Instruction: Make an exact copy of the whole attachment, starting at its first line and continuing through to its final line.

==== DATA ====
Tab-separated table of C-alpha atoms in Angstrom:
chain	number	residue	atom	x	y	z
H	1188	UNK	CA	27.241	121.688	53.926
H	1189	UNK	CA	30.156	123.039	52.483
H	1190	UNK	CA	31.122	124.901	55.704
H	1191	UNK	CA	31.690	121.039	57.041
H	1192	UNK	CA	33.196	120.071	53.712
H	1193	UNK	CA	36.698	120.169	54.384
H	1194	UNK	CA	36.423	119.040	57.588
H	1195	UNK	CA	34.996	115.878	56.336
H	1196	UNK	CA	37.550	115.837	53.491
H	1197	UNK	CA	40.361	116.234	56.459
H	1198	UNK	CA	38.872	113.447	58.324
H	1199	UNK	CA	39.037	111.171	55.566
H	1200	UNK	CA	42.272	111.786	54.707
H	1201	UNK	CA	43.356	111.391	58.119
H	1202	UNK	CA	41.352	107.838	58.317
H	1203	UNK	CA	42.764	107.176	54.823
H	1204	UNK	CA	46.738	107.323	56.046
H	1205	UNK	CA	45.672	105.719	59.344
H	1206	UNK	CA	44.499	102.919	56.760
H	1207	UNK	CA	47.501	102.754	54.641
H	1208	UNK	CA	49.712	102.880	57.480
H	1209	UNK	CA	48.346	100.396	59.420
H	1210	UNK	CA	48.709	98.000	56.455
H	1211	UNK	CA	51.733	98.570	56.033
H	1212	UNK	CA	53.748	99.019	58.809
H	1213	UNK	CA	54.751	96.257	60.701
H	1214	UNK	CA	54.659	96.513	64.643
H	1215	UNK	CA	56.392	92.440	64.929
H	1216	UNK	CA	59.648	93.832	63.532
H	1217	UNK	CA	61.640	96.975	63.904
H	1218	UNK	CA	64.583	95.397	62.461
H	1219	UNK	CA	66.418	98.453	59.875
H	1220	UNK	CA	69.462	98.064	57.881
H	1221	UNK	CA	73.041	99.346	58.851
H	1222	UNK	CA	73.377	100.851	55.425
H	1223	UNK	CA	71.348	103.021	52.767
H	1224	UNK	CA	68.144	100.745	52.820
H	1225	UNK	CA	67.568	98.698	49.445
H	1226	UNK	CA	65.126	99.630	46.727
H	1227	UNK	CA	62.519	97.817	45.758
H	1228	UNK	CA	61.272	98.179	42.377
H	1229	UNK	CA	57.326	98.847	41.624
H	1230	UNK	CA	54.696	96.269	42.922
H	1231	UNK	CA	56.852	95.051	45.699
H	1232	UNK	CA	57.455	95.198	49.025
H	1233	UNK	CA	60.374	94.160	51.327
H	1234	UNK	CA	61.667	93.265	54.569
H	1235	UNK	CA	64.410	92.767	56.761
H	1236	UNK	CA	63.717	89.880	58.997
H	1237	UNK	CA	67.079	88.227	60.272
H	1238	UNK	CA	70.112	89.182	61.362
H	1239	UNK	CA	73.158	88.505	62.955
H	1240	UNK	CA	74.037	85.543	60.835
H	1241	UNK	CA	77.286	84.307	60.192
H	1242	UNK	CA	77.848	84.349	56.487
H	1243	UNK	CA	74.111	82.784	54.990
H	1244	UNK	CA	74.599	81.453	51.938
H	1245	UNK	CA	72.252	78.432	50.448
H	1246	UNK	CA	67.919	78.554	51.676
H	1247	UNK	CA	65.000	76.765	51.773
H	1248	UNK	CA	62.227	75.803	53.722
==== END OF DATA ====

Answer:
Tab-separated table of C-alpha atoms in Angstrom:
chain	number	residue	atom	x	y	z
H	1188	UNK	CA	27.241	121.688	53.926
H	1189	UNK	CA	30.156	123.039	52.483
H	1190	UNK	CA	31.122	124.901	55.704
H	1191	UNK	CA	31.690	121.039	57.041
H	1192	UNK	CA	33.196	120.071	53.712
H	1193	UNK	CA	36.698	120.169	54.384
H	1194	UNK	CA	36.423	119.040	57.588
H	1195	UNK	CA	34.996	115.878	56.336
H	1196	UNK	CA	37.550	115.837	53.491
H	1197	UNK	CA	40.361	116.234	56.459
H	1198	UNK	CA	38.872	113.447	58.324
H	1199	UNK	CA	39.037	111.171	55.566
H	1200	UNK	CA	42.272	111.786	54.707
H	1201	UNK	CA	43.356	111.391	58.119
H	1202	UNK	CA	41.352	107.838	58.317
H	1203	UNK	CA	42.764	107.176	54.823
H	1204	UNK	CA	46.738	107.323	56.046
H	1205	UNK	CA	45.672	105.719	59.344
H	1206	UNK	CA	44.499	102.919	56.760
H	1207	UNK	CA	47.501	102.754	54.641
H	1208	UNK	CA	49.712	102.880	57.480
H	1209	UNK	CA	48.346	100.396	59.420
H	1210	UNK	CA	48.709	98.000	56.455
H	1211	UNK	CA	51.733	98.570	56.033
H	1212	UNK	CA	53.748	99.019	58.809
H	1213	UNK	CA	54.751	96.257	60.701
H	1214	UNK	CA	54.659	96.513	64.643
H	1215	UNK	CA	56.392	92.440	64.929
H	1216	UNK	CA	59.648	93.832	63.532
H	1217	UNK	CA	61.640	96.975	63.904
H	1218	UNK	CA	64.583	95.397	62.461
H	1219	UNK	CA	66.418	98.453	59.875
H	1220	UNK	CA	69.462	98.064	57.881
H	1221	UNK	CA	73.041	99.346	58.851
H	1222	UNK	CA	73.377	100.851	55.425
H	1223	UNK	CA	71.348	103.021	52.767
H	1224	UNK	CA	68.144	100.745	52.820
H	1225	UNK	CA	67.568	98.698	49.445
H	1226	UNK	CA	65.126	99.630	46.727
H	1227	UNK	CA	62.519	97.817	45.758
H	1228	UNK	CA	61.272	98.179	42.377
H	1229	UNK	CA	57.326	98.847	41.624
H	1230	UNK	CA	54.696	96.269	42.922
H	1231	UNK	CA	56.852	95.051	45.699
H	1232	UNK	CA	57.455	95.198	49.025
H	1233	UNK	CA	60.374	94.160	51.327
H	1234	UNK	CA	61.667	93.265	54.569
H	1235	UNK	CA	64.410	92.767	56.761
H	1236	UNK	CA	63.717	89.880	58.997
H	1237	UNK	CA	67.079	88.227	60.272
H	1238	UNK	CA	70.112	89.182	61.362
H	1239	UNK	CA	73.158	88.505	62.955
H	1240	UNK	CA	74.037	85.543	60.835
H	1241	UNK	CA	77.286	84.307	60.192
H	1242	UNK	CA	77.848	84.349	56.487
H	1243	UNK	CA	74.111	82.784	54.990
H	1244	UNK	CA	74.599	81.453	51.938
H	1245	UNK	CA	72.252	78.432	50.448
H	1246	UNK	CA	67.919	78.554	51.676
H	1247	UNK	CA	65.000	76.765	51.773
H	1248	UNK	CA	62.227	75.803	53.722